And when I came to the Senate, once again there was a laudable purpose — we didn’t want our kids, our small kids, to get access to all sorts of smut and porn and the like on the net — and back then, there was also an effort to take a step that was ill-advised, really as ill-advised as PIPA and SOPA was on piracy. The idea was just to censor what was on the net. And I and others said, ‘that just doesn’t make any sense, how are we going to encourage growth on the net if there’s secondary liability for example on the web for somebody that has a website because somebody posted something?’
So I was part of a coalition that passed a law that said you wouldn’t have that level of secondary liability. It’s called section 230 of the Communications Decency Act. And a lot of people believe that if we hadn’t passed that, and you could hold people liable for stuff that was posted on their sites, we probably wouldn’t have had people invest in the social media, and Twitter and Facebook and Google, because who wanted to be held liable for something that was posted on your site.
So, I began to adopt the kinds of principles then, of trying number one to make sure that government did no harm, and number two that government always tried to be on the side of innovation. And that has been my bedrock set of principles throughout this kind of 15 year odyssey in technology policy. It’s what led me to write the Internet Tax Freedom Bill, to protect communities and small business from discriminatory taxes on internet commerce, it’s what led me to write the Digital Signatures Law, so now you can sign things digitally instead of waiting for snail mail and all these other kinds of approaches.
So what we’re now faced with, once again, is trying to find approaches to make sure that the person without money and without clout, but with important contributions, can have the same ability as the deep-pocketed incumbent to be successful. The internet is still the great equalizer, it’s exactly what I’d hoped it would be 15 years ago, and that’s why I believe that the future of music, the future of a music marketplace that promotes diversity of music choices and adequate compensation for artists, is best enabled by an open internet, and one that does not discriminate – does not discriminate – against the innovators.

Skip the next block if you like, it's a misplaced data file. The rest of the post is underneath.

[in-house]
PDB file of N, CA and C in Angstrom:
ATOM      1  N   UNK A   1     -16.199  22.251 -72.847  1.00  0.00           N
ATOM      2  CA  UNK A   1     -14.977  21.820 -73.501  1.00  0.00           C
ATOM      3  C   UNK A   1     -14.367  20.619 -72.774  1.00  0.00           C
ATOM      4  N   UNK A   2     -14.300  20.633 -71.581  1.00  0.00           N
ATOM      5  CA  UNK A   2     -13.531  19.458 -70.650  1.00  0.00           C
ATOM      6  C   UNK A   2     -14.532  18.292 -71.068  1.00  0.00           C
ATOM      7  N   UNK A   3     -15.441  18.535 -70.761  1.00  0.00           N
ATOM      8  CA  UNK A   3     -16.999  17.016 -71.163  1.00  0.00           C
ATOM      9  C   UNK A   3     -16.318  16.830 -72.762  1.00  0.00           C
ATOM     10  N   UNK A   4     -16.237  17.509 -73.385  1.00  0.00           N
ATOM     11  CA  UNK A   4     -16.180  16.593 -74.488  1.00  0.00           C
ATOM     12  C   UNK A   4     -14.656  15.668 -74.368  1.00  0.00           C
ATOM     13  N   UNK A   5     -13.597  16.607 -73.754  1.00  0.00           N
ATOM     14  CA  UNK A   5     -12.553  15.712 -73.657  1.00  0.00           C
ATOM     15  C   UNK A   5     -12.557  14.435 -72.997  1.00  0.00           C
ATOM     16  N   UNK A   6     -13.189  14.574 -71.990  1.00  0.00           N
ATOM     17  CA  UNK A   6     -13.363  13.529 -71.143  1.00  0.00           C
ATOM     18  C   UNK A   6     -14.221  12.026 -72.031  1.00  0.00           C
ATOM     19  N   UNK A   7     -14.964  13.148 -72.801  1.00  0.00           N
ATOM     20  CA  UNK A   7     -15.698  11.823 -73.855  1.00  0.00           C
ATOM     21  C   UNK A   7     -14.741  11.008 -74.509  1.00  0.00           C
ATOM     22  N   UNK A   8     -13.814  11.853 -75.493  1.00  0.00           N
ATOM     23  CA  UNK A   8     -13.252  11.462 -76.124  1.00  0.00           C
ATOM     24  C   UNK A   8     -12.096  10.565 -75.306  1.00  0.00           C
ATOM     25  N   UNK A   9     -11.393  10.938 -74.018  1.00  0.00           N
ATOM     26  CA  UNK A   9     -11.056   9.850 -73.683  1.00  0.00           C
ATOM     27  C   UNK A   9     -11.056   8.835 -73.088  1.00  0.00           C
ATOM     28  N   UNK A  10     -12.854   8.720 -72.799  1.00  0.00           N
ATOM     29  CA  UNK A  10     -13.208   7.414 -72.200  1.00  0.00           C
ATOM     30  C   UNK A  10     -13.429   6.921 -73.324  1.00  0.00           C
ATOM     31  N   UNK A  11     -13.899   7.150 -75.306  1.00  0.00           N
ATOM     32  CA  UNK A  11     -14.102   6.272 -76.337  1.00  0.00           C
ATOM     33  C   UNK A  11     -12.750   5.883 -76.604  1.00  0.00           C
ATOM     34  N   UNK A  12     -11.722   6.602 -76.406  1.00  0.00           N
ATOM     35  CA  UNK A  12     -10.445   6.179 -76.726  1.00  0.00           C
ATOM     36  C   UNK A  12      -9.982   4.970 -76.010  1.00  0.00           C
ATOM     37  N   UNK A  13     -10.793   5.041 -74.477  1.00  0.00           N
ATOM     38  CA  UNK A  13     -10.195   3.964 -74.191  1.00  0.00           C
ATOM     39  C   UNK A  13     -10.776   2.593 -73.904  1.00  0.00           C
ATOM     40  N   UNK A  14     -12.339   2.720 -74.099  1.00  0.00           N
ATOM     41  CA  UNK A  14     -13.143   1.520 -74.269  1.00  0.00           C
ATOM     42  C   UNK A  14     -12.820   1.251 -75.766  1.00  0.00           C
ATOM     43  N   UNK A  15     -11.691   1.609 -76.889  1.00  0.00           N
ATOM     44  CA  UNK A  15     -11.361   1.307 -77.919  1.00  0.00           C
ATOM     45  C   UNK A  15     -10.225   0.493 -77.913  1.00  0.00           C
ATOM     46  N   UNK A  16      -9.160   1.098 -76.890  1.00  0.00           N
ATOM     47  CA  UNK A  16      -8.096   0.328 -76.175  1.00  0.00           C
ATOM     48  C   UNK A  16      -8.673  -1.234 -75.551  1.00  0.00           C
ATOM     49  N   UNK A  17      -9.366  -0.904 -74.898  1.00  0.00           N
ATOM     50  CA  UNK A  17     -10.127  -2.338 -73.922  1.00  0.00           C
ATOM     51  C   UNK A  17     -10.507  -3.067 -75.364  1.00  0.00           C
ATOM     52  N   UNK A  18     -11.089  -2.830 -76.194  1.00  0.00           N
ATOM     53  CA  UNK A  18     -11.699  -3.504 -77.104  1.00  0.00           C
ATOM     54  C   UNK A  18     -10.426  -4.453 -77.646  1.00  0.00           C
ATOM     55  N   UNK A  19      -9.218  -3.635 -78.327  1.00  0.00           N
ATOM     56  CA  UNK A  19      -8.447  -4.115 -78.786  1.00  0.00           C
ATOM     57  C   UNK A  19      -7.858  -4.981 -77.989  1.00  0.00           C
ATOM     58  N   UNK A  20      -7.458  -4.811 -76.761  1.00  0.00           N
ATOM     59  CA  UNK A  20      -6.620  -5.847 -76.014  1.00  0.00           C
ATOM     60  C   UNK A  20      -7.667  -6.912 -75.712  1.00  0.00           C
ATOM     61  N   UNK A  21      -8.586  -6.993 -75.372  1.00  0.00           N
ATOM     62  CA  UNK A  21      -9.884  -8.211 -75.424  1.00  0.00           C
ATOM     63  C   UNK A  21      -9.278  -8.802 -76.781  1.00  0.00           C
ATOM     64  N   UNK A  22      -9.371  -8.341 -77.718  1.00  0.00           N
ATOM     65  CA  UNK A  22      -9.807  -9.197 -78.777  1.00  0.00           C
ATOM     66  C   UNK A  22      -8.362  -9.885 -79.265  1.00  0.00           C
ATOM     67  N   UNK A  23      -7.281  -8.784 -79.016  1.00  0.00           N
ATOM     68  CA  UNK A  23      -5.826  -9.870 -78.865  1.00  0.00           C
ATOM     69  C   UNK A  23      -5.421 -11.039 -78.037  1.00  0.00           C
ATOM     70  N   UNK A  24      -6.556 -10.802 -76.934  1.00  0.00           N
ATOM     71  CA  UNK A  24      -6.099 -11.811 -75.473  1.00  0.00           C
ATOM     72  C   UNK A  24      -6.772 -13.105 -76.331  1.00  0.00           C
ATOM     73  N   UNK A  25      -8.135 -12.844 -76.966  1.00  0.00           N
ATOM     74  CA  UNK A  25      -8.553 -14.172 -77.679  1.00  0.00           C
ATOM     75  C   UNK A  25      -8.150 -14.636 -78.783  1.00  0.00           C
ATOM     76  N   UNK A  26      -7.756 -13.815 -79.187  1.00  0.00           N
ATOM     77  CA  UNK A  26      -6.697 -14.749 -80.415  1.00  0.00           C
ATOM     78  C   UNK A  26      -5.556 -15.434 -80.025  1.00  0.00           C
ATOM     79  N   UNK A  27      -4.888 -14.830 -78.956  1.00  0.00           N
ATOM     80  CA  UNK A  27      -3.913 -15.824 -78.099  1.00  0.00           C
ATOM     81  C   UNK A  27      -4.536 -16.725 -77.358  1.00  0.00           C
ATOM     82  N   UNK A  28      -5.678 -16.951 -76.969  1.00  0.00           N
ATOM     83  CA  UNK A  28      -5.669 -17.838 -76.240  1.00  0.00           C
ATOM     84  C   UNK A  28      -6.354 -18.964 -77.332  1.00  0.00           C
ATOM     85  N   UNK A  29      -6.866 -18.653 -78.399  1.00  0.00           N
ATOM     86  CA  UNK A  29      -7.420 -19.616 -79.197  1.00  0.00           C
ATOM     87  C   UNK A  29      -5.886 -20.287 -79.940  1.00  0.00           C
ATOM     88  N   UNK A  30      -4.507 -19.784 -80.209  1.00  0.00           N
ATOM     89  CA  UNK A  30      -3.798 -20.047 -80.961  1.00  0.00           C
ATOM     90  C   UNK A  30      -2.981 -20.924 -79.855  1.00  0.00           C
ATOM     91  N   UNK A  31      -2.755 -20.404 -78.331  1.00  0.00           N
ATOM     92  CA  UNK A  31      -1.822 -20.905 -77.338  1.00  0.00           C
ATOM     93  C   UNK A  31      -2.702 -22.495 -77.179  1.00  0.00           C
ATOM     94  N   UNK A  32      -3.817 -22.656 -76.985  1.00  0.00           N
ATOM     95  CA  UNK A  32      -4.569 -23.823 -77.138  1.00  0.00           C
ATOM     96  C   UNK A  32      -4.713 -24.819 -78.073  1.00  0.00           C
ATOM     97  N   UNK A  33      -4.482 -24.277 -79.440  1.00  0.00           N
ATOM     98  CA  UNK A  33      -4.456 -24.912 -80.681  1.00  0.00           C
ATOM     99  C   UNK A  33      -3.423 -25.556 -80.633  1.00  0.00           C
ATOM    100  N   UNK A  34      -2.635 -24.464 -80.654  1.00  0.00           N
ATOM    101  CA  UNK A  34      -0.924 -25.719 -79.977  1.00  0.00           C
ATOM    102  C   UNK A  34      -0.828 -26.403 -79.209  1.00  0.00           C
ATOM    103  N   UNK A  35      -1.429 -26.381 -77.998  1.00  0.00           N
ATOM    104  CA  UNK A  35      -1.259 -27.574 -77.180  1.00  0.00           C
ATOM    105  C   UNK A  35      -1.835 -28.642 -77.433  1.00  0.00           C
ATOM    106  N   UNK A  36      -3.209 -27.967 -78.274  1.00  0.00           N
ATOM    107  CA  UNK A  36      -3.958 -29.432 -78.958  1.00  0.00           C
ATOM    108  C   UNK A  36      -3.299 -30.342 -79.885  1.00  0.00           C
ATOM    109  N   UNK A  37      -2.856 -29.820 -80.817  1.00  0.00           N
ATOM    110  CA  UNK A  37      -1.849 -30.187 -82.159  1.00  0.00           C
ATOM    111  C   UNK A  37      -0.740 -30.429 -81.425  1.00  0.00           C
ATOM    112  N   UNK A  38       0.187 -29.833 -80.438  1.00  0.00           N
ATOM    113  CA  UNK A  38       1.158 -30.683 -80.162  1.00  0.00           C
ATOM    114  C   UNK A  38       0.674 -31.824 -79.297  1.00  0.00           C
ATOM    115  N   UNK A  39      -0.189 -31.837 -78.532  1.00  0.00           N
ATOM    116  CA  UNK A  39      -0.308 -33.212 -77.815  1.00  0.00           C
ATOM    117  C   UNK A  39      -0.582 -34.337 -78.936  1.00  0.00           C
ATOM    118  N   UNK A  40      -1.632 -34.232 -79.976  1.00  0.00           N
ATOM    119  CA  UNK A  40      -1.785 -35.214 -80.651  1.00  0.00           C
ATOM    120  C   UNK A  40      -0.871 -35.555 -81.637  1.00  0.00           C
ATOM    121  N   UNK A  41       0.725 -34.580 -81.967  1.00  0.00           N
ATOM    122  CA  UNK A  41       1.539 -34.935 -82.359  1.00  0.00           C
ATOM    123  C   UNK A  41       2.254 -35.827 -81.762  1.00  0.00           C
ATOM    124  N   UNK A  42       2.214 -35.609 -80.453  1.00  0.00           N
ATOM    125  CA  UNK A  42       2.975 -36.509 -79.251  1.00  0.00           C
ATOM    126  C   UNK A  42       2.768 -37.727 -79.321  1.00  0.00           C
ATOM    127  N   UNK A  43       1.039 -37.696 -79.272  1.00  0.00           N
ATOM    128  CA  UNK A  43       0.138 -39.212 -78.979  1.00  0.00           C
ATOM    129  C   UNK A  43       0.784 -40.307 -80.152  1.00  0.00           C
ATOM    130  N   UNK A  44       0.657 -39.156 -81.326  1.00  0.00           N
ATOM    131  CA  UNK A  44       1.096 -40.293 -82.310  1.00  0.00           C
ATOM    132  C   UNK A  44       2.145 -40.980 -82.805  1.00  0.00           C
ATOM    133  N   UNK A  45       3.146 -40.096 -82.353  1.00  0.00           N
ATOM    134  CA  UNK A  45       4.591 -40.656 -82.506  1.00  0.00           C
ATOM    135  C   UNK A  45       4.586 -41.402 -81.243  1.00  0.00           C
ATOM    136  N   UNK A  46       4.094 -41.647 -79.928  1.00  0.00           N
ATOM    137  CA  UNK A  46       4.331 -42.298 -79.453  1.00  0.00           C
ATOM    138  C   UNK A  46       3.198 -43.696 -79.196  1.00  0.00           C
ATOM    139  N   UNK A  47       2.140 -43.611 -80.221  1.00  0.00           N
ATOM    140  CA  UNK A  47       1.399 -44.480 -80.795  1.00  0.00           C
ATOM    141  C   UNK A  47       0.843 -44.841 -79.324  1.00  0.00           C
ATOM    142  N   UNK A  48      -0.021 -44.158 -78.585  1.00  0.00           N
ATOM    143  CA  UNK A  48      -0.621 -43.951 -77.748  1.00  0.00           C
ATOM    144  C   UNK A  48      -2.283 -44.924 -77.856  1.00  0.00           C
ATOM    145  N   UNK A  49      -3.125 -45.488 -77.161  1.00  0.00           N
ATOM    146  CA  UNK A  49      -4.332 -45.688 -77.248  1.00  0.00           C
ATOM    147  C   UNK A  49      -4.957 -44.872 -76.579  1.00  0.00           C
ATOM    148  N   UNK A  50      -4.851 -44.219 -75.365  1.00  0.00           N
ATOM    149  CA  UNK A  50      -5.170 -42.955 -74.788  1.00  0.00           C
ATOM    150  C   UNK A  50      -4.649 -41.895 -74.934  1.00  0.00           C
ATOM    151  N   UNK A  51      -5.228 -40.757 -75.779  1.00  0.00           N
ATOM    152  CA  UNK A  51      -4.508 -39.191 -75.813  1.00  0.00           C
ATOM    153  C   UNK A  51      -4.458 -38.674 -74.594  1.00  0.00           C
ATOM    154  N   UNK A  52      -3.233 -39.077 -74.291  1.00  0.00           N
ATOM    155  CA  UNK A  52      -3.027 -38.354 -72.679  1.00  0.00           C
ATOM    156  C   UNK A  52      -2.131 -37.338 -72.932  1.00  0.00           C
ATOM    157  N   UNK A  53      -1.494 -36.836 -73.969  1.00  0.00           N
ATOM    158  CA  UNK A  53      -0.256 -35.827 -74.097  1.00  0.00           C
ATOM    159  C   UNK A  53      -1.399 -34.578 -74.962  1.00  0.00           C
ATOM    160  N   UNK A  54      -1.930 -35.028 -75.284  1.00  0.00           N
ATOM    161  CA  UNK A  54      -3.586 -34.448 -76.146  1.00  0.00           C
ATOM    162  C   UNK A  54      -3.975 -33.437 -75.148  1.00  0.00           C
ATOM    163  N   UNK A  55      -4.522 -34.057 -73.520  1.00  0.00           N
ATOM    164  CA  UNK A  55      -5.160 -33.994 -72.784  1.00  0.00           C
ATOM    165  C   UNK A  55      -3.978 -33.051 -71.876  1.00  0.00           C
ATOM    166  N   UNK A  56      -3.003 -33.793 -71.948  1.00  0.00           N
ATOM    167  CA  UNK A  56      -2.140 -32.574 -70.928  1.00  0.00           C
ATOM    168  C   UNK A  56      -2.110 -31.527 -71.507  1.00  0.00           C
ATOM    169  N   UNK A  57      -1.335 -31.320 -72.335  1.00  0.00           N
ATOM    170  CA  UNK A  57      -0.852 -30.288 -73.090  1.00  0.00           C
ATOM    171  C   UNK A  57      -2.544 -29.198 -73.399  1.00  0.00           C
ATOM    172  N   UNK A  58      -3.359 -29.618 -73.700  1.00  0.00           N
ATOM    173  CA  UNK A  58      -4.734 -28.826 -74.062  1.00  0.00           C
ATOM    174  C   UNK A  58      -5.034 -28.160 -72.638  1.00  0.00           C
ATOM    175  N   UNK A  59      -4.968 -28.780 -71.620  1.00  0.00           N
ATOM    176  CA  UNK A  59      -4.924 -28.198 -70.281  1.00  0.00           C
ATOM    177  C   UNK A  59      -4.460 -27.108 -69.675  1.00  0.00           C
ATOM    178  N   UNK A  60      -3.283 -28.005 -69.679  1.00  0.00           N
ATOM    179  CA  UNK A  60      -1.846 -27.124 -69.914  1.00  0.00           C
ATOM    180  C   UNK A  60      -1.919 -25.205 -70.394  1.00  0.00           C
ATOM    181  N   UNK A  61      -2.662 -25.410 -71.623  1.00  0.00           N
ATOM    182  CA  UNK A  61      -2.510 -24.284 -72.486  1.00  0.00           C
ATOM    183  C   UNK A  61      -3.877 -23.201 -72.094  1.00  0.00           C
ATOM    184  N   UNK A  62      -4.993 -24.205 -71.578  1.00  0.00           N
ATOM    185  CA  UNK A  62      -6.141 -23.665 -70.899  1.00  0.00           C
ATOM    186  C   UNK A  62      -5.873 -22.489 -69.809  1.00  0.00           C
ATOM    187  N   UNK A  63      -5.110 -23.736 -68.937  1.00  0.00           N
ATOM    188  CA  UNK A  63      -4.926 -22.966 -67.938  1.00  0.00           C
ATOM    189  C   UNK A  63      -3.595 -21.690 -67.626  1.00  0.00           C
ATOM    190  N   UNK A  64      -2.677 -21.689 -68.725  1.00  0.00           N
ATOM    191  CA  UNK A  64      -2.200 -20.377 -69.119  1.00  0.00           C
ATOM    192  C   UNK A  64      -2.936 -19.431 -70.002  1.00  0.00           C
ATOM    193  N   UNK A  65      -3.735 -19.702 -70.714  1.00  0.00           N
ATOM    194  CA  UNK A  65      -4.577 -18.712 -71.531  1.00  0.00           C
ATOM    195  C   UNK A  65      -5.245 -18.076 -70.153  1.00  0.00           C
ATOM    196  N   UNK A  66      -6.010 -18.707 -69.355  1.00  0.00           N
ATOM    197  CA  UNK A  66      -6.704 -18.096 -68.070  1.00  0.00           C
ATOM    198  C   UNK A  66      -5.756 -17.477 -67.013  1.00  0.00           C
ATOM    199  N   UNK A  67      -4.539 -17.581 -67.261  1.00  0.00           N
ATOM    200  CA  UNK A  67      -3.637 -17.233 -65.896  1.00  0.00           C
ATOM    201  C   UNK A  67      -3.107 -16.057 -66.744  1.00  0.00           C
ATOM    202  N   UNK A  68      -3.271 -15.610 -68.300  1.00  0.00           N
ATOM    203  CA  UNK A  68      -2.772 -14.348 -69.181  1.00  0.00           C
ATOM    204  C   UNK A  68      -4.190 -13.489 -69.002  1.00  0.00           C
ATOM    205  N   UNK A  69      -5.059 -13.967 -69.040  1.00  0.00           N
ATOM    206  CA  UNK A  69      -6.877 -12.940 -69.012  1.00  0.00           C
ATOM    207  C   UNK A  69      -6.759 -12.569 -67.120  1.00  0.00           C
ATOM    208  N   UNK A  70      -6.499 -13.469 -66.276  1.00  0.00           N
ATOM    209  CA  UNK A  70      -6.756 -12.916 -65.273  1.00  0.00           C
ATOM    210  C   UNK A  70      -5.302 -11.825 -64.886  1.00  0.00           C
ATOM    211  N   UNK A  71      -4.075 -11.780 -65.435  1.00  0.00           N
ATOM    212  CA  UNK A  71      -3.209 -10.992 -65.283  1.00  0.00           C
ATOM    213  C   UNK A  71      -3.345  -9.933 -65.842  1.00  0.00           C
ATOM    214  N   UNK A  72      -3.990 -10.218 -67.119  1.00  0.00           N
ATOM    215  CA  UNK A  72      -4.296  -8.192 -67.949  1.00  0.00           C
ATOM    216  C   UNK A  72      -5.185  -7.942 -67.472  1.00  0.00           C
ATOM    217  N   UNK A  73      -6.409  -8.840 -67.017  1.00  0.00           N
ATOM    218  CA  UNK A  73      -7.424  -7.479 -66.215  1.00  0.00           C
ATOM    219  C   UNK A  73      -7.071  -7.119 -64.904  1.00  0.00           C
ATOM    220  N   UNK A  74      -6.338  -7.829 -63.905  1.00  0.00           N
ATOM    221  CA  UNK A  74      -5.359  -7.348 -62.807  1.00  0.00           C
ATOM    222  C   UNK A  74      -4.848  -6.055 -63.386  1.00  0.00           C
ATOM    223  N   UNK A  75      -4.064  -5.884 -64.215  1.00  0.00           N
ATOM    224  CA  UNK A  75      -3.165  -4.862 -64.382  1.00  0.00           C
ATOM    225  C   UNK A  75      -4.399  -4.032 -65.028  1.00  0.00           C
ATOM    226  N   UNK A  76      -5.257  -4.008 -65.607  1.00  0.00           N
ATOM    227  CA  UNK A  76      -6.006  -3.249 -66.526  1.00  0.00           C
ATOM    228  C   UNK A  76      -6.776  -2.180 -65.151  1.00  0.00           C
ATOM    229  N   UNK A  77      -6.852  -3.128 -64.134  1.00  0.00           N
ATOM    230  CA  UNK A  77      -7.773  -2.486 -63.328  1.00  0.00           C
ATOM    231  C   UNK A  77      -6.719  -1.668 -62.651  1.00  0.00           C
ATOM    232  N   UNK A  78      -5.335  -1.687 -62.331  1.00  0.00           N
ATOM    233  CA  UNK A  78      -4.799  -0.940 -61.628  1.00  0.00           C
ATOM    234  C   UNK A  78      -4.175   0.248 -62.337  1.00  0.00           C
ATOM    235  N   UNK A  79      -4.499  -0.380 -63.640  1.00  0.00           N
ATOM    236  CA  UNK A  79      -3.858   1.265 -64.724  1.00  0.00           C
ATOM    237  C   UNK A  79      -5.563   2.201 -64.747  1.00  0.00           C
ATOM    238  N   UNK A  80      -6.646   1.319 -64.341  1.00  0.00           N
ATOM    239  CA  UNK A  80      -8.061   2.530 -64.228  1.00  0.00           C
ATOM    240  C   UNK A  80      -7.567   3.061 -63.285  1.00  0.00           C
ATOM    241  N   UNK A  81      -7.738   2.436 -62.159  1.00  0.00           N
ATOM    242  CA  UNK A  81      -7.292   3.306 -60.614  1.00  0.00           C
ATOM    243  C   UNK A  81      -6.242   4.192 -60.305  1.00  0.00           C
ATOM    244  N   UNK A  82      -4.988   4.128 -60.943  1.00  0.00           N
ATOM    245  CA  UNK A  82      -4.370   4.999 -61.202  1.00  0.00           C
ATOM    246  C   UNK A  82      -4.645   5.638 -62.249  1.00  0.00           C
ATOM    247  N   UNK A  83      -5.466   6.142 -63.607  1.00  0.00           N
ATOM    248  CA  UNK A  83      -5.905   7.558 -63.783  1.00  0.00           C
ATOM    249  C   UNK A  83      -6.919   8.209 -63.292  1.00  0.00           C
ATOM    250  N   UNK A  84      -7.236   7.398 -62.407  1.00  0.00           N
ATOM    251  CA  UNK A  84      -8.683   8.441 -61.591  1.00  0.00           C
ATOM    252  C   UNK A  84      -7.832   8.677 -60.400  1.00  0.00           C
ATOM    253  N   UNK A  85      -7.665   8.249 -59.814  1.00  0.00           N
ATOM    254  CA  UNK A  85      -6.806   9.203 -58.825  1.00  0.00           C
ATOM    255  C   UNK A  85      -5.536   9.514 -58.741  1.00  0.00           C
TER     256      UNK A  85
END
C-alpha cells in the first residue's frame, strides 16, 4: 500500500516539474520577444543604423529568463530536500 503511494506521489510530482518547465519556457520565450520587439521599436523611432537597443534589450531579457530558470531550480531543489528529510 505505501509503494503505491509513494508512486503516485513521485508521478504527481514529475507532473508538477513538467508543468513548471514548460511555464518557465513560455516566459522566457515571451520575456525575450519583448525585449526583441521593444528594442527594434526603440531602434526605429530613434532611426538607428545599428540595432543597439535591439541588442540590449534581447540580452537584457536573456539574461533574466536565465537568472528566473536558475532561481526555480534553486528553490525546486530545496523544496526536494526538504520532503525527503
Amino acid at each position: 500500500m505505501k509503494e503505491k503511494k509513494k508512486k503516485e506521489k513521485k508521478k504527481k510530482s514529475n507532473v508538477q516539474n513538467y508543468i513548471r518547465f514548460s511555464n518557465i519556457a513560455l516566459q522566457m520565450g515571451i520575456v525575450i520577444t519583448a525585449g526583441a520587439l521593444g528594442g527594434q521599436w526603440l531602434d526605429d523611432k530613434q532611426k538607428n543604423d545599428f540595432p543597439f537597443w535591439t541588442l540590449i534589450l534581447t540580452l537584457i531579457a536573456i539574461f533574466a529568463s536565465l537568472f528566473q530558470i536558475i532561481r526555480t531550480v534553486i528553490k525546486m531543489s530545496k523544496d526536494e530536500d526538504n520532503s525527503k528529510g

That is a marketplace that does not exist today. Music is still dominated and controlled by a couple of multi-national corporations, who of course in effect act like a duopoly to maximize their profits, and not maximize the compensation of artists and not maximize musical choice. My view is, the internet is capable of freeing artists from what really are these shackles almost of major record label middlemen, by enabling artists to broadcast themselves directly to the consumer.
Now unfortunately, as a result of the 1998 law championed by the incumbent record industry, internet radio has been constrained. Royalty rates prescribed for internet radio – ultimately folks, that’s what our bill is all about, it has absolutely nothing to do with the First Amendment, this is a bill about royalty rates, folks. That’s what the bill is about, royalty rates, and not discriminating against the innovators – Slacker, iHeartRadio, Pandora, there are lots of them – and so they don’t pay more and face discrimination from a process based on the determinations of a panel of copyright judges that make their own judgements about market rates.
But the reality is that there is no functioning market here, and the judges are left with not much information to make their decisions. The current method that judges use to establish rates for internet radio has led to internet radio paying five times the royalties as other digital broadcasters like satellite and cable. And I don’t understand the case for allowing that, so the bill I introduced on a bipartisan basis would treat internet radio in all cases just as you’d treat satellite and cable radio. That is what the bill is all about.
You’ll hear the record labels oppose this legislation, spend lots of money saying – number one – Western civilization is going to